Dramma per Musica in three acts (Opera sung in Italian)
Giulio Cesare, the cult-production from Munich, from the Sir Peter Jonas era
A love such as that between Cesar and Cleopatra was never so much on a knife’s edge. Literally. When Cleopatra was just about to reveal all at the end of the second act, the murderers were already on the move. Having been warned early, Cesar manages to escape, Cleopatra remains behind, in fear for the great Roman. In the end, her plans for power bear fruit, and she becomes queen of the desert state of Egypt.
Giulio Cesare, Handel’s most elaborate opera, written in 1724, marked in 1994 the beginning, of a renaissance of performances of Handel’s music in Munich. The Bavarian State Opera’s manager Sir Peter Jonas caused a sensation with the spectacular première. Well over 100 sold-out performances were given between 1994 and 2006. Scenically, the comic-ironic direction by Richard Jones, with its multi coloured loud-and-trendy look, was quite a jolt for the Munich audience; and one which heralded the completely new aesthetics of the “Jonas era.” But on a musical level too, the Bavarian State Orchestra under Ivor Bolton’s direction, played in a style, with highly plastic and slender phrasing achieved through the use of non-vibrato, which was outrageously new.
This new style was to remain a benchmark for more than a decade - the Bavarian State Opera and State Orchestra would find themselves in the centre of the international baroque opera scene, stealing the laurels from the British opera houses, which had until then been leaders in this field. Ann Murray, Chris Robson, Axel Köhler and many other protagonists were to remain faithful members of this production over all these years, and formed the backbone of the casts of many baroque operas which followed during this era.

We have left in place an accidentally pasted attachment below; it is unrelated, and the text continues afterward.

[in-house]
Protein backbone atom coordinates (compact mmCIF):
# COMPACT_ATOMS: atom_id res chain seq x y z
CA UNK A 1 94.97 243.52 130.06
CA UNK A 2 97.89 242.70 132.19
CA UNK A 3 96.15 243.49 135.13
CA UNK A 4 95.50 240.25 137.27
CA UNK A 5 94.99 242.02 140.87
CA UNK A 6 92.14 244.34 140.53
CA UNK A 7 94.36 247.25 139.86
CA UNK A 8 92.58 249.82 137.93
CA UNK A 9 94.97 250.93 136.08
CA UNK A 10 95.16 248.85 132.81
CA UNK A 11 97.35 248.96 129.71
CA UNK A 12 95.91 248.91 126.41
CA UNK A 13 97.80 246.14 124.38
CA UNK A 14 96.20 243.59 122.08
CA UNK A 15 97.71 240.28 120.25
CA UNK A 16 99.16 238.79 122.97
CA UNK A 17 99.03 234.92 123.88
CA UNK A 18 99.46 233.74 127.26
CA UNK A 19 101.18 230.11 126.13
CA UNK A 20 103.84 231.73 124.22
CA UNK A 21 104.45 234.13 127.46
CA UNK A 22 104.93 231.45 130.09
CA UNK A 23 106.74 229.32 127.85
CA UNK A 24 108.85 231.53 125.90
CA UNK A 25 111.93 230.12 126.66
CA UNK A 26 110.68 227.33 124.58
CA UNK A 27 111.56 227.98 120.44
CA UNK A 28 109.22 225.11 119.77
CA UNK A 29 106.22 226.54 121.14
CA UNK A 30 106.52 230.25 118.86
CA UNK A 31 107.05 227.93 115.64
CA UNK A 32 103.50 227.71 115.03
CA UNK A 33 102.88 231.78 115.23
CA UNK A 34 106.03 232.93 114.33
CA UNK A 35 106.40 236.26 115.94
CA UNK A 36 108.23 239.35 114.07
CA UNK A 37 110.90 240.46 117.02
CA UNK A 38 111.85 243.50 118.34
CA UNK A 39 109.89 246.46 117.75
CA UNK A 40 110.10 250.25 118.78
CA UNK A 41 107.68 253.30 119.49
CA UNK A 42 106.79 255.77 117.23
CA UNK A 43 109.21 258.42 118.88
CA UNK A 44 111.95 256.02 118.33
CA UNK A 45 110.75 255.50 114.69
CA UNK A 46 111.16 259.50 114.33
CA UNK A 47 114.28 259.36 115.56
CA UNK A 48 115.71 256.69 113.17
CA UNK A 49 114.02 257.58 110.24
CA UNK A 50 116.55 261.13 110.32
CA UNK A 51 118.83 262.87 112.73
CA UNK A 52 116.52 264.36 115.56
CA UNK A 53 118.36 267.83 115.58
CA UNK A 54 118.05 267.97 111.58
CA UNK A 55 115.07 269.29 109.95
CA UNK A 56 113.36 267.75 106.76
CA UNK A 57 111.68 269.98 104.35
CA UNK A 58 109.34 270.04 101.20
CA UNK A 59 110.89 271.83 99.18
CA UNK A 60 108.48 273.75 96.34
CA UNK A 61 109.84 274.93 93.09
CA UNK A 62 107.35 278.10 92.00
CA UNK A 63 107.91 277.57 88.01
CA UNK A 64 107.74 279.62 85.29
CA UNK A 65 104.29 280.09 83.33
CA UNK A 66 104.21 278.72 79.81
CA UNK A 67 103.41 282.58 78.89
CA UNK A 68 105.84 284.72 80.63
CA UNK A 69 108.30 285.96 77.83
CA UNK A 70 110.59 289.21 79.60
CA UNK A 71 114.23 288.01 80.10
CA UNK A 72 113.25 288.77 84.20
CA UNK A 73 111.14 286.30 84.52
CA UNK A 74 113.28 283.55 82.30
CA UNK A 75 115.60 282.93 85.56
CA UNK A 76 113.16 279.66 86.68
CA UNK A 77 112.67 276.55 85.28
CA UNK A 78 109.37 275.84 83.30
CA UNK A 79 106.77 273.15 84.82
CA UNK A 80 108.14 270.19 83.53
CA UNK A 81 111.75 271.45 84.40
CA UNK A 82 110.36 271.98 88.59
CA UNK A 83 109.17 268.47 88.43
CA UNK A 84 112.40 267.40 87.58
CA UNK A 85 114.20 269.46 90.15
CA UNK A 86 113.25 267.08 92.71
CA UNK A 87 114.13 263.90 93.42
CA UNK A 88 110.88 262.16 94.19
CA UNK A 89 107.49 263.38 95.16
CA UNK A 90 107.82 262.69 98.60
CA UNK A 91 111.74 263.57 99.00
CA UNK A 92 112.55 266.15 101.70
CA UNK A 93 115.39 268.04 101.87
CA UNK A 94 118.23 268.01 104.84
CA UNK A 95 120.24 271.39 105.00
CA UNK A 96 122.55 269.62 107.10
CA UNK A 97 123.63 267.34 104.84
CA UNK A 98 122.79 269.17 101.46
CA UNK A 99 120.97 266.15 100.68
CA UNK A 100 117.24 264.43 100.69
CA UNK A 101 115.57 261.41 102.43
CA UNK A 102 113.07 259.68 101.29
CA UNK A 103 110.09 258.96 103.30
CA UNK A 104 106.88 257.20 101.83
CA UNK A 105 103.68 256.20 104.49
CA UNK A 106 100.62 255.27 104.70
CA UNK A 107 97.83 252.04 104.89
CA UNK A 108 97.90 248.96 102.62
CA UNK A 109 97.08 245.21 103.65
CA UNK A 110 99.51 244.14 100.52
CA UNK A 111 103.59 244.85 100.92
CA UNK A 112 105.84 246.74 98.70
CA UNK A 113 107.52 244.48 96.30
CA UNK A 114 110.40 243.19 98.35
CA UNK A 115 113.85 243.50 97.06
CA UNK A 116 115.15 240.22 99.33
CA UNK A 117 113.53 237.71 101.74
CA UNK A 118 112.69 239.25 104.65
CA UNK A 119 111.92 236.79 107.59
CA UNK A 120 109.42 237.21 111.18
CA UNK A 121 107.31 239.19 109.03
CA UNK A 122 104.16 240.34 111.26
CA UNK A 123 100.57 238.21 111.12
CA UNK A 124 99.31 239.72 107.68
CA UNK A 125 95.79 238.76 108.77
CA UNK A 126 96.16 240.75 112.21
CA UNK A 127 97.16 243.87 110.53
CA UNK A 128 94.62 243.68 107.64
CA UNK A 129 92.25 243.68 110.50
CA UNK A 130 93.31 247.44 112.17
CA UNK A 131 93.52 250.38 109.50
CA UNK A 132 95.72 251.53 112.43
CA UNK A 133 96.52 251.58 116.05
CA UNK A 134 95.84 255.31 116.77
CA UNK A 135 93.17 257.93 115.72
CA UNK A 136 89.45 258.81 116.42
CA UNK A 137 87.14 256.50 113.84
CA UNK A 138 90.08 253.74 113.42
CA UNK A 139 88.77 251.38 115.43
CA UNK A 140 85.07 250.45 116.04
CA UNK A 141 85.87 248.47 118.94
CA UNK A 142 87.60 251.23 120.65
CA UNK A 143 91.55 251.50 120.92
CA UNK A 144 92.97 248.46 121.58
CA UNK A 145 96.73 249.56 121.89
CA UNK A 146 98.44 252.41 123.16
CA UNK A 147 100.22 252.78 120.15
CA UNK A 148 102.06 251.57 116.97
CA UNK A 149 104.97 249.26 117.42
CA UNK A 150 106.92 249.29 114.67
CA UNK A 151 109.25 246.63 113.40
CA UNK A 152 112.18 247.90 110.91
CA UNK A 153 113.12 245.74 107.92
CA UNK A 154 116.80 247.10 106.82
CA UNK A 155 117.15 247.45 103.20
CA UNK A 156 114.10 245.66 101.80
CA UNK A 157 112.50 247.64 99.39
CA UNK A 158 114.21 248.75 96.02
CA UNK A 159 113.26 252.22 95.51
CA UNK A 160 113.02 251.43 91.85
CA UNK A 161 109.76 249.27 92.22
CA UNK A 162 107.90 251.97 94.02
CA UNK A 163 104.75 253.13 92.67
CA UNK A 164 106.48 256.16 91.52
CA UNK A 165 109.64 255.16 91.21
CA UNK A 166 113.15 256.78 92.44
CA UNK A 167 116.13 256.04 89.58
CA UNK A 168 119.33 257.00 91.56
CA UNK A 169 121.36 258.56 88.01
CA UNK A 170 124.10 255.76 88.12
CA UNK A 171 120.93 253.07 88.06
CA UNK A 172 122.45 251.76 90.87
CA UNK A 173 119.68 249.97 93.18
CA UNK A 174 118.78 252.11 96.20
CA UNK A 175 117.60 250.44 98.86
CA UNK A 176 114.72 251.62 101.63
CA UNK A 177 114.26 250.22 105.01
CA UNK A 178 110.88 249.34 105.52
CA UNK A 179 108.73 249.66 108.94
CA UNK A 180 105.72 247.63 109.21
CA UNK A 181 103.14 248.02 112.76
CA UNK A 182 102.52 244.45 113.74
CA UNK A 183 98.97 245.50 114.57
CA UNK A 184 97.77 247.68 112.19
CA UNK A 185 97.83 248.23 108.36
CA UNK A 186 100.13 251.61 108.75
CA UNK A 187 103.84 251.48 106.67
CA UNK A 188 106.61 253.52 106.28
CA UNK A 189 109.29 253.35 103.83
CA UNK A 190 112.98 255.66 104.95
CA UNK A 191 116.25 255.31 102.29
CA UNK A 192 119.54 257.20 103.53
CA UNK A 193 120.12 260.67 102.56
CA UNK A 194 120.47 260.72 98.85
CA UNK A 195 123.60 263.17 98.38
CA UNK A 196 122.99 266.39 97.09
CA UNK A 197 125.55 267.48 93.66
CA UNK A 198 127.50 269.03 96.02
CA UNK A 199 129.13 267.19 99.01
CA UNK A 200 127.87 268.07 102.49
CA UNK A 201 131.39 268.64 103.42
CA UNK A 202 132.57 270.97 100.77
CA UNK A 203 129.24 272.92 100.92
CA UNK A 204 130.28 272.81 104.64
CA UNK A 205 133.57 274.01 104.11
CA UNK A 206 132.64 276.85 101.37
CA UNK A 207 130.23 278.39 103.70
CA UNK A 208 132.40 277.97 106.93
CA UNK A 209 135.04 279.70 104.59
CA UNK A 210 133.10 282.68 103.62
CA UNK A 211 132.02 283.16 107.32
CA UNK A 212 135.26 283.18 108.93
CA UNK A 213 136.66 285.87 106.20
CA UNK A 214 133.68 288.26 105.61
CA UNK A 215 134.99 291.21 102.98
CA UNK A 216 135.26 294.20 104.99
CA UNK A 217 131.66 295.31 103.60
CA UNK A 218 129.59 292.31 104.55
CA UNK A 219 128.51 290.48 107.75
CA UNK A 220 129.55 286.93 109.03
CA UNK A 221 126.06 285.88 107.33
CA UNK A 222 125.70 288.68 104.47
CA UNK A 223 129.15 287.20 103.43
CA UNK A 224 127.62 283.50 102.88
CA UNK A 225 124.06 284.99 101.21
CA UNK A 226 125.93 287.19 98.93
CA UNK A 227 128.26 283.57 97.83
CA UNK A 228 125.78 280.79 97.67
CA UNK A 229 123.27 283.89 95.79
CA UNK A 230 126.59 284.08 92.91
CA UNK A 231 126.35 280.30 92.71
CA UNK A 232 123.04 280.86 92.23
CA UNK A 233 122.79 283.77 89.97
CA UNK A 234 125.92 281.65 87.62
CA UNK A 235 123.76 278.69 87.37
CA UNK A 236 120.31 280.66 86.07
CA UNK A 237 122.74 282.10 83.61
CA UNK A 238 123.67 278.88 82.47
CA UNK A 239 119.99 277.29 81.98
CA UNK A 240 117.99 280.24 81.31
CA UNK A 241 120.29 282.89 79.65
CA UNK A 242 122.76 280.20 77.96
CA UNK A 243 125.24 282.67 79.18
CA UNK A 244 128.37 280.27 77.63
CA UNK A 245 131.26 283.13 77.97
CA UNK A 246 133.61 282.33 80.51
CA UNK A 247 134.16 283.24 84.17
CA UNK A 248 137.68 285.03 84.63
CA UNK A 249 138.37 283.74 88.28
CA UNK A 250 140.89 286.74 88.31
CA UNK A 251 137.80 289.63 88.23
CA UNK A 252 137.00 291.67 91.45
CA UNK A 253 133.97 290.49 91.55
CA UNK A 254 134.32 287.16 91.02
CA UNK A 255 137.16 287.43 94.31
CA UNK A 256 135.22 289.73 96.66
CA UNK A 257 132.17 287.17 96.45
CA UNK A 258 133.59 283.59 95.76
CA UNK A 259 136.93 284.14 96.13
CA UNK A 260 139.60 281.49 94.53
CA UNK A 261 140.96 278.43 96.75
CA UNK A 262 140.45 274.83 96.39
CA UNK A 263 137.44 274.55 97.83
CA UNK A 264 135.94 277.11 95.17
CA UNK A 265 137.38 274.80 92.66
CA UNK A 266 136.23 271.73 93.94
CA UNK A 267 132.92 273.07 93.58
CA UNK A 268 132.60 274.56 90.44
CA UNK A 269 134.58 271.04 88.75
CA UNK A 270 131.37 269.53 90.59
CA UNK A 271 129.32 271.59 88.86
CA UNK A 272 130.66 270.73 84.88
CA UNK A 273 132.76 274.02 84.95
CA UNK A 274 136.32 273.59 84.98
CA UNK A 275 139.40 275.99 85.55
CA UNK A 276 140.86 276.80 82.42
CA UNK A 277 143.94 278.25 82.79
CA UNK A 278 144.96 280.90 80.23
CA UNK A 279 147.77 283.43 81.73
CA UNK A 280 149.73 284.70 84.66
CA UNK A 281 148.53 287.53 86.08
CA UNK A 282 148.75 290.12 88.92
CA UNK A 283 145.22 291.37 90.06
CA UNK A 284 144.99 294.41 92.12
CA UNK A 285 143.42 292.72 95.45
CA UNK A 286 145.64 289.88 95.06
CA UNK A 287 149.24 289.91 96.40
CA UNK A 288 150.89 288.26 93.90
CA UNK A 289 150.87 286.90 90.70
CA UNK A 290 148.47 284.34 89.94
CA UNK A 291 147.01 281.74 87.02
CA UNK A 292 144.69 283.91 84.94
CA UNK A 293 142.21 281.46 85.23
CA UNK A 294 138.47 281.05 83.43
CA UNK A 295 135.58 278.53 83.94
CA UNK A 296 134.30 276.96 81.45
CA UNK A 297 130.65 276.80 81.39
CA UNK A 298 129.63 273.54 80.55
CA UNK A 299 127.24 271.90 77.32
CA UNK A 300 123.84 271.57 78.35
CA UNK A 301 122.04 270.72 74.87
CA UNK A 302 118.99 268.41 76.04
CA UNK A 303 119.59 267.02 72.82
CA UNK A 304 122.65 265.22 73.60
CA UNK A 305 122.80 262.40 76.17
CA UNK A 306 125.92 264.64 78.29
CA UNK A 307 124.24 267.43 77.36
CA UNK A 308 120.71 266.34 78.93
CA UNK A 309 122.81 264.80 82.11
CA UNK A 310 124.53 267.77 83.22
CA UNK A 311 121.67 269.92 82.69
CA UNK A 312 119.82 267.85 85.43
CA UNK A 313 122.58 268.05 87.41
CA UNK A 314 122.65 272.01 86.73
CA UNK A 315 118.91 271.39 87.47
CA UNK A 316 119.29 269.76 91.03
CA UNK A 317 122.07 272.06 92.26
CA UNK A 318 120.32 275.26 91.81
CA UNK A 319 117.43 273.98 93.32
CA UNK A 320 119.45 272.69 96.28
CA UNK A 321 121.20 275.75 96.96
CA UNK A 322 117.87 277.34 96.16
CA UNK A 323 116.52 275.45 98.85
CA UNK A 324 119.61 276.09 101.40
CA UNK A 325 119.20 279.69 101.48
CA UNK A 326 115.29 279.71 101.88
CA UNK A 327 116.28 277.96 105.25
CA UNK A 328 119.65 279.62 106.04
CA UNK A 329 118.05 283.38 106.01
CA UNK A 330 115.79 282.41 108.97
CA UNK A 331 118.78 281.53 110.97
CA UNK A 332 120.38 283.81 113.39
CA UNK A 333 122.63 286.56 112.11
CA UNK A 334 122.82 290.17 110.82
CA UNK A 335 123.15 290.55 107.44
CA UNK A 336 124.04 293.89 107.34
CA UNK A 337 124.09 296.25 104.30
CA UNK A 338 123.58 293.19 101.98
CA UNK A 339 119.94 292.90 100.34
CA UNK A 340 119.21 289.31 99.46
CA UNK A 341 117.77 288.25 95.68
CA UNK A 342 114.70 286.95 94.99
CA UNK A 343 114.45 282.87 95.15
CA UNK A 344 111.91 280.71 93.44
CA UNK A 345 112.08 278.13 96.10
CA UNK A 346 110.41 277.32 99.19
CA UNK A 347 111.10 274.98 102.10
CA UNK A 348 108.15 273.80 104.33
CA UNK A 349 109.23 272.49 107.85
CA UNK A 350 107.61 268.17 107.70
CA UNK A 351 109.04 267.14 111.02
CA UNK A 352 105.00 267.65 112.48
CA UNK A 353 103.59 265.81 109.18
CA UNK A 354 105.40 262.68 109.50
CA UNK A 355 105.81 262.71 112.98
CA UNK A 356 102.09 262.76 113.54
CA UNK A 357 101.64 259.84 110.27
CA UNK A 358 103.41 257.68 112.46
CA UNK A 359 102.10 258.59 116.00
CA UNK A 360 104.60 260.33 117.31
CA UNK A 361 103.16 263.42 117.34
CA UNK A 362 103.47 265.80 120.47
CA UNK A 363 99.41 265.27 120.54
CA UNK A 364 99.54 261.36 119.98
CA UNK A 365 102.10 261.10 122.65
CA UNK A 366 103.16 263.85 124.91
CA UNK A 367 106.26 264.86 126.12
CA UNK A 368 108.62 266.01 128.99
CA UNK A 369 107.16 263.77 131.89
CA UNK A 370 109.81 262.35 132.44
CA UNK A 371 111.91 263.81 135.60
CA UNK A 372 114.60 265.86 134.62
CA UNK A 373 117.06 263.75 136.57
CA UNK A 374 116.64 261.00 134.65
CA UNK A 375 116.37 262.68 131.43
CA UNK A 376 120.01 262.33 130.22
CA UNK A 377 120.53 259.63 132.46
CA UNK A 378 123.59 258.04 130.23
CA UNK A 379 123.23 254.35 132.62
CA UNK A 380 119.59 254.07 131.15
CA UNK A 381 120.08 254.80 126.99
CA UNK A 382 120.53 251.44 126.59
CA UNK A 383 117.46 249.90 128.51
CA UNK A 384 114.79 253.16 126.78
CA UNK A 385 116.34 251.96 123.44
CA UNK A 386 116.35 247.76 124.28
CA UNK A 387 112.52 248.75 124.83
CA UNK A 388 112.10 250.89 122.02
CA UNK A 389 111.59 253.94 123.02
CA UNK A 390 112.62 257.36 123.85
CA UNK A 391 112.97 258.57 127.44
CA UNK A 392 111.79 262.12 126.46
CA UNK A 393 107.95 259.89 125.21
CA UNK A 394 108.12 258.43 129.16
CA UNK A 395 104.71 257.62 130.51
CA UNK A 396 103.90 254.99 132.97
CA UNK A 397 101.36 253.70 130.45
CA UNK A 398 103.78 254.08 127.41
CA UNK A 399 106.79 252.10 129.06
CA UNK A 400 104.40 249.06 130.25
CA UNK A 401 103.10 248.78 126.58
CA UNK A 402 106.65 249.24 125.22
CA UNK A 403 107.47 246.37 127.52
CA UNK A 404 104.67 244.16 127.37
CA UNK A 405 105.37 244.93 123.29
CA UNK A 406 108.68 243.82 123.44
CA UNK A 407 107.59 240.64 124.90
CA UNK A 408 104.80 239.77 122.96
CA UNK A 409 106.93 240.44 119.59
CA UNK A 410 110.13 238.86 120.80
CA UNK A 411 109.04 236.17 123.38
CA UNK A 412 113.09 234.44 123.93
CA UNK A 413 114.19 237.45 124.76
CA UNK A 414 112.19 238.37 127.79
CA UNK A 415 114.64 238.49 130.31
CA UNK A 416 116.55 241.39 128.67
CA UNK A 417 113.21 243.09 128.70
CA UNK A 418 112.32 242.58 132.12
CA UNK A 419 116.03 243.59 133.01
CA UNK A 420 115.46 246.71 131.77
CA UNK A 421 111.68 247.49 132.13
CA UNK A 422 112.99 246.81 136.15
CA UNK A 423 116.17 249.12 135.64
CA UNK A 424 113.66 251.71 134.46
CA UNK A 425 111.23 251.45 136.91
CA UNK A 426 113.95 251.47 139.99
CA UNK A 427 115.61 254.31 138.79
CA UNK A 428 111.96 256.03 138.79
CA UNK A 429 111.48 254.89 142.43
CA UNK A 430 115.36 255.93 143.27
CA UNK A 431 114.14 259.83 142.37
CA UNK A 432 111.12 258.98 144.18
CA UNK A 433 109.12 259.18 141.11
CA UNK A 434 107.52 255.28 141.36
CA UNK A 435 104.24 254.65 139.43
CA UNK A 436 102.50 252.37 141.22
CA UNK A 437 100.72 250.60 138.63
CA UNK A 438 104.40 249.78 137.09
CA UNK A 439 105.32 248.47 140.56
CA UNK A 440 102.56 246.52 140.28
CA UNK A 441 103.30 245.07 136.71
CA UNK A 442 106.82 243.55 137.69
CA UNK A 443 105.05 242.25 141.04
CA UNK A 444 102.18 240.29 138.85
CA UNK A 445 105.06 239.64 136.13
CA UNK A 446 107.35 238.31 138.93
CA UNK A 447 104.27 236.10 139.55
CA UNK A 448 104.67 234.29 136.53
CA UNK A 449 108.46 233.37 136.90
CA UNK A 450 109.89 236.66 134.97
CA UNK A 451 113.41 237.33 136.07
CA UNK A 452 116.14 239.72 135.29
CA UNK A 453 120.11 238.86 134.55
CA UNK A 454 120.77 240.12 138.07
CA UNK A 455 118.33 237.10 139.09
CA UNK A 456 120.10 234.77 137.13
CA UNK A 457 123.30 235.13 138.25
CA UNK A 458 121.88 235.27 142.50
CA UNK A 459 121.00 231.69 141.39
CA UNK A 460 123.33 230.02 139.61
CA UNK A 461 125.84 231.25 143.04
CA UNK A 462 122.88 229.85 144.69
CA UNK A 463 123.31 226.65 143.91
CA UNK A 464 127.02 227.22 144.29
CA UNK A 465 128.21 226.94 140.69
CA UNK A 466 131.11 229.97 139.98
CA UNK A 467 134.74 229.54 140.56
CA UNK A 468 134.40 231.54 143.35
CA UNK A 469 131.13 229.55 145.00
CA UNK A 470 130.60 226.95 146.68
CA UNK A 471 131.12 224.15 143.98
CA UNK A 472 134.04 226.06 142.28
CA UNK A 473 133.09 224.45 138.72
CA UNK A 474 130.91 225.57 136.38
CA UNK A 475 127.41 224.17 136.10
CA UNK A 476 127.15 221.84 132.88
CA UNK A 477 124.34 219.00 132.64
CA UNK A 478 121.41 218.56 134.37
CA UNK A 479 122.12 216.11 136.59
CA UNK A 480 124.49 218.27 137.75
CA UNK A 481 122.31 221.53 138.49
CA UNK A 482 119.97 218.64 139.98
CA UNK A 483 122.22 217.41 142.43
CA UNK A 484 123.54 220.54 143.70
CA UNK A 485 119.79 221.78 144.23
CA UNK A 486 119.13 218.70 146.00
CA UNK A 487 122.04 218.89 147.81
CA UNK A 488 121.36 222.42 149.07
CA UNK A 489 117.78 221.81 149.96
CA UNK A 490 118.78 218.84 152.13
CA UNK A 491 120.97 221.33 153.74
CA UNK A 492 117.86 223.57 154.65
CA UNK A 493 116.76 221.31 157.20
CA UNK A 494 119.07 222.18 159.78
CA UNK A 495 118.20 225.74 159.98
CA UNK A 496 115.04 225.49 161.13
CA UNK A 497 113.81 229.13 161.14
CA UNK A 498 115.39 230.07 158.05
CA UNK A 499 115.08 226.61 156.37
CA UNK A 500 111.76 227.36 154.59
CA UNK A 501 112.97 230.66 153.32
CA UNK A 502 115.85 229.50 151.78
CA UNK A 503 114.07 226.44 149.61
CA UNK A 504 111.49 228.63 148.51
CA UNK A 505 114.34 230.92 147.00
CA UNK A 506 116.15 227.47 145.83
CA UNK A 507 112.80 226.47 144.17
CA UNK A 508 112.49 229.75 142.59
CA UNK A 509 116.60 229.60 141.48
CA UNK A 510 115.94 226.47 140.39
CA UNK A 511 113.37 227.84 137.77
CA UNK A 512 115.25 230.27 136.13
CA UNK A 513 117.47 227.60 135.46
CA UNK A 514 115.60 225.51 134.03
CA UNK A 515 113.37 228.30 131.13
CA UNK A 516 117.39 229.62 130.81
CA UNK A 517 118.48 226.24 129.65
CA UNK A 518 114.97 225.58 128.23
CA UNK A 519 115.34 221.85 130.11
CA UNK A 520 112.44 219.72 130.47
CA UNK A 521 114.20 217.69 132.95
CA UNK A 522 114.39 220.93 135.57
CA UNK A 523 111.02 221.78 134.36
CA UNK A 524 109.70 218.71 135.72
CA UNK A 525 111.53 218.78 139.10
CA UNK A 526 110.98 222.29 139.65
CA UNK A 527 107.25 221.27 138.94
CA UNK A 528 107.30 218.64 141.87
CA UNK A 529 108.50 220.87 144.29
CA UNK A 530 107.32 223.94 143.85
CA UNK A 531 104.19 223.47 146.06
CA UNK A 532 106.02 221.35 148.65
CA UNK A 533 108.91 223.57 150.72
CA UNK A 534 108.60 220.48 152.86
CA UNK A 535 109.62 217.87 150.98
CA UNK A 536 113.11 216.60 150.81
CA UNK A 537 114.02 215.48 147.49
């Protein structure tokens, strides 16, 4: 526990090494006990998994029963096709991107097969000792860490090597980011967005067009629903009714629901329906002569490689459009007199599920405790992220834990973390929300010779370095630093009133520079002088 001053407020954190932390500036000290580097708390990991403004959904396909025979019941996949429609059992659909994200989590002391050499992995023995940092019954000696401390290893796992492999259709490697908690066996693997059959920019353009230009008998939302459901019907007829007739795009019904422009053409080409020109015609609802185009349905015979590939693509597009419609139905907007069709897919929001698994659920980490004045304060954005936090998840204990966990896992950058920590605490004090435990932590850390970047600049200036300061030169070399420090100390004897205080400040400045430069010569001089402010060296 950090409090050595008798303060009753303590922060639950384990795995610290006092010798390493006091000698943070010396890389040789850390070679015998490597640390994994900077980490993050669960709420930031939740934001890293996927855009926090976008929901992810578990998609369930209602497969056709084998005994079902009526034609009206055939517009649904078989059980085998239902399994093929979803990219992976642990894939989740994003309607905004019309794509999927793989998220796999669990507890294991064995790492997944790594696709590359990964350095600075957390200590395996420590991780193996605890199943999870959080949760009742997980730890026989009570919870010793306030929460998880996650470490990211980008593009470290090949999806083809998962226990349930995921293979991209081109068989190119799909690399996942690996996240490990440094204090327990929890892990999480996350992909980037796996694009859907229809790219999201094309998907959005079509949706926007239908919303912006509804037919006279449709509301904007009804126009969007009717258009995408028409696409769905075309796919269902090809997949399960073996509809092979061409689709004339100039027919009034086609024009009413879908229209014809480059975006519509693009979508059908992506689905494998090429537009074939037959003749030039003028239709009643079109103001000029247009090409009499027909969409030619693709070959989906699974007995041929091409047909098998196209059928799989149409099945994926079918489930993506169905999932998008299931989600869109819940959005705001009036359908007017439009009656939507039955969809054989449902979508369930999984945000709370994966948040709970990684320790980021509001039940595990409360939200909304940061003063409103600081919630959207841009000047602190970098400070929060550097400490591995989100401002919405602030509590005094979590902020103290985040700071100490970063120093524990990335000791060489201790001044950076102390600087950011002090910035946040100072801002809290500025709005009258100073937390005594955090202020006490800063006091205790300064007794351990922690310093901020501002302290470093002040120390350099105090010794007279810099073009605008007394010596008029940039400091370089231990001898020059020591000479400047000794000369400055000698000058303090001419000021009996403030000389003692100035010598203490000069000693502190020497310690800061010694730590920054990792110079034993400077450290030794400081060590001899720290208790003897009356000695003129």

In 2002 FARAO classics recorded a row of five performances, using what then state-of-the-art technology, and 10 years later, these recordings have been processed to produce a vivid documentation of this highlight of opera.
FARAO classics would like to dedicate this recording of the beginning, and what was also the highlight of an entire era. This to its initiator, the former Intendant of the Bavarian State Opera, Sir Peter Jonas (†).
Press commentary on the 2002 season of performances:
... most of all, Gritton's performance of Cleopatra, with the coloratura in the second and third acts, therein lies the whole world of what opera, with its dramatically compact assertion of life, is capable of providing...
Exaltation in opera
… top-notch cast… Susan Gritton, with her charisma a highly sensual Cleopatra - true eroticism combined with irresistible charm. Even more worthy of note was her voice, which with a power beaming with youth, beguiling timbre, and breathtaking technique set a new benchmark for this role. …
Ivor Bolton, the Nationaltheater’s God of Handel. Simply uplifting… Who says four hours of baroque opera is long? It’s too short - much too short!
Richard Jones’s cult production heralded in the Munich baroque boom, and if nothing deceives us, remains the most intelligent, significant and striking Handel production at the Nationaltheater. … Terrific ovations at the end, as though the audience was trying to take leave of this successful production with the roar of thunder. But even eight years after the première, this was to be much too soon.